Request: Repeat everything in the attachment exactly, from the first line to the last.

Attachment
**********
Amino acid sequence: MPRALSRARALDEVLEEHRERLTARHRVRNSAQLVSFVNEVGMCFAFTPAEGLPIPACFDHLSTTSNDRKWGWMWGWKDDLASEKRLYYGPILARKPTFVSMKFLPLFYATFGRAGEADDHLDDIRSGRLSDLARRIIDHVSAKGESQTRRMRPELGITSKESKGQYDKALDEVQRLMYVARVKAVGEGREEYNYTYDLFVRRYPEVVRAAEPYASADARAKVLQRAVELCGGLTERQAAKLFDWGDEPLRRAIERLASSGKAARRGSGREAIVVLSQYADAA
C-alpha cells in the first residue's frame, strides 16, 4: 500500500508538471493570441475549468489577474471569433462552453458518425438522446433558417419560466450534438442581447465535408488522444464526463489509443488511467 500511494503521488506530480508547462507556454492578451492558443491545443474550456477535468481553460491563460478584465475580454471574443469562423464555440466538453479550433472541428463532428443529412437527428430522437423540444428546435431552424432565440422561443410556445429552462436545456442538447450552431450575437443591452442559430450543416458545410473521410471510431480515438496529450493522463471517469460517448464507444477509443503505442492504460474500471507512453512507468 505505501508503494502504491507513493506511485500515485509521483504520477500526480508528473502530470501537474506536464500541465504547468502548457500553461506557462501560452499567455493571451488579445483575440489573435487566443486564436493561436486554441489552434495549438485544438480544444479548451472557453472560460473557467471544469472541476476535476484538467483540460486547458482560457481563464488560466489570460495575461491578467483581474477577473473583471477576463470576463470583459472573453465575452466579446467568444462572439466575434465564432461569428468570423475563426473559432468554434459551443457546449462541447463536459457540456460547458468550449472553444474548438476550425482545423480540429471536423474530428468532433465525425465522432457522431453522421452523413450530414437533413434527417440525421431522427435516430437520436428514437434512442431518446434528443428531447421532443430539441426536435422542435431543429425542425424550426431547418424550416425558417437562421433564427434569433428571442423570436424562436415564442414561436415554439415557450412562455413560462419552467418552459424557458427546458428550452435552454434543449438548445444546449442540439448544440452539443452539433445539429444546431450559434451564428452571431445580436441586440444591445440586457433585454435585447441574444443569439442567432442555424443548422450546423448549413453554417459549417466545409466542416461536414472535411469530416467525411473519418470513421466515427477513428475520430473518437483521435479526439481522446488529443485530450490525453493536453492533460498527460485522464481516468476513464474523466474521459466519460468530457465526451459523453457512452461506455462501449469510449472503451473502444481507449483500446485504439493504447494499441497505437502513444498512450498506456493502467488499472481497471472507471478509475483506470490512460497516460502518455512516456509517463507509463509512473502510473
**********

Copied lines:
Amino acid sequence: MPRALSRARALDEVLEEHRERLTARHRVRNSAQLVSFVNEVGMCFAFTPAEGLPIPACFDHLSTTSNDRKWGWMWGWKDDLASEKRLYYGPILARKPTFVSMKFLPLFYATFGRAGEADDHLDDIRSGRLSDLARRIIDHVSAKGESQTRRMRPELGITSKESKGQYDKALDEVQRLMYVARVKAVGEGREEYNYTYDLFVRRYPEVVRAAEPYASADARAKVLQRAVELCGGLTERQAAKLFDWGDEPLRRAIERLASSGKAARRGSGREAIVVLSQYADAA
C-alpha cells in the first residue's frame, strides 16, 4: 500500500508538471493570441475549468489577474471569433462552453458518425438522446433558417419560466450534438442581447465535408488522444464526463489509443488511467 500511494503521488506530480508547462507556454492578451492558443491545443474550456477535468481553460491563460478584465475580454471574443469562423464555440466538453479550433472541428463532428443529412437527428430522437423540444428546435431552424432565440422561443410556445429552462436545456442538447450552431450575437443591452442559430450543416458545410473521410471510431480515438496529450493522463471517469460517448464507444477509443503505442492504460474500471507512453512507468 505505501508503494502504491507513493506511485500515485509521483504520477500526480508528473502530470501537474506536464500541465504547468502548457500553461506557462501560452499567455493571451488579445483575440489573435487566443486564436493561436486554441489552434495549438485544438480544444479548451472557453472560460473557467471544469472541476476535476484538467483540460486547458482560457481563464488560466489570460495575461491578467483581474477577473473583471477576463470576463470583459472573453465575452466579446467568444462572439466575434465564432461569428468570423475563426473559432468554434459551443457546449462541447463536459457540456460547458468550449472553444474548438476550425482545423480540429471536423474530428468532433465525425465522432457522431453522421452523413450530414437533413434527417440525421431522427435516430437520436428514437434512442431518446434528443428531447421532443430539441426536435422542435431543429425542425424550426431547418424550416425558417437562421433564427434569433428571442423570436424562436415564442414561436415554439415557450412562455413560462419552467418552459424557458427546458428550452435552454434543449438548445444546449442540439448544440452539443452539433445539429444546431450559434451564428452571431445580436441586440444591445440586457433585454435585447441574444443569439442567432442555424443548422450546423448549413453554417459549417466545409466542416461536414472535411469530416467525411473519418470513421466515427477513428475520430473518437483521435479526439481522446488529443485530450490525453493536453492533460498527460485522464481516468476513464474523466474521459466519460468530457465526451459523453457512452461506455462501449469510449472503451473502444481507449483500446485504439493504447494499441497505437502513444498512450498506456493502467488499472481497471472507471478509475483506470490512460497516460502518455512516456509517463507509463509512473502510473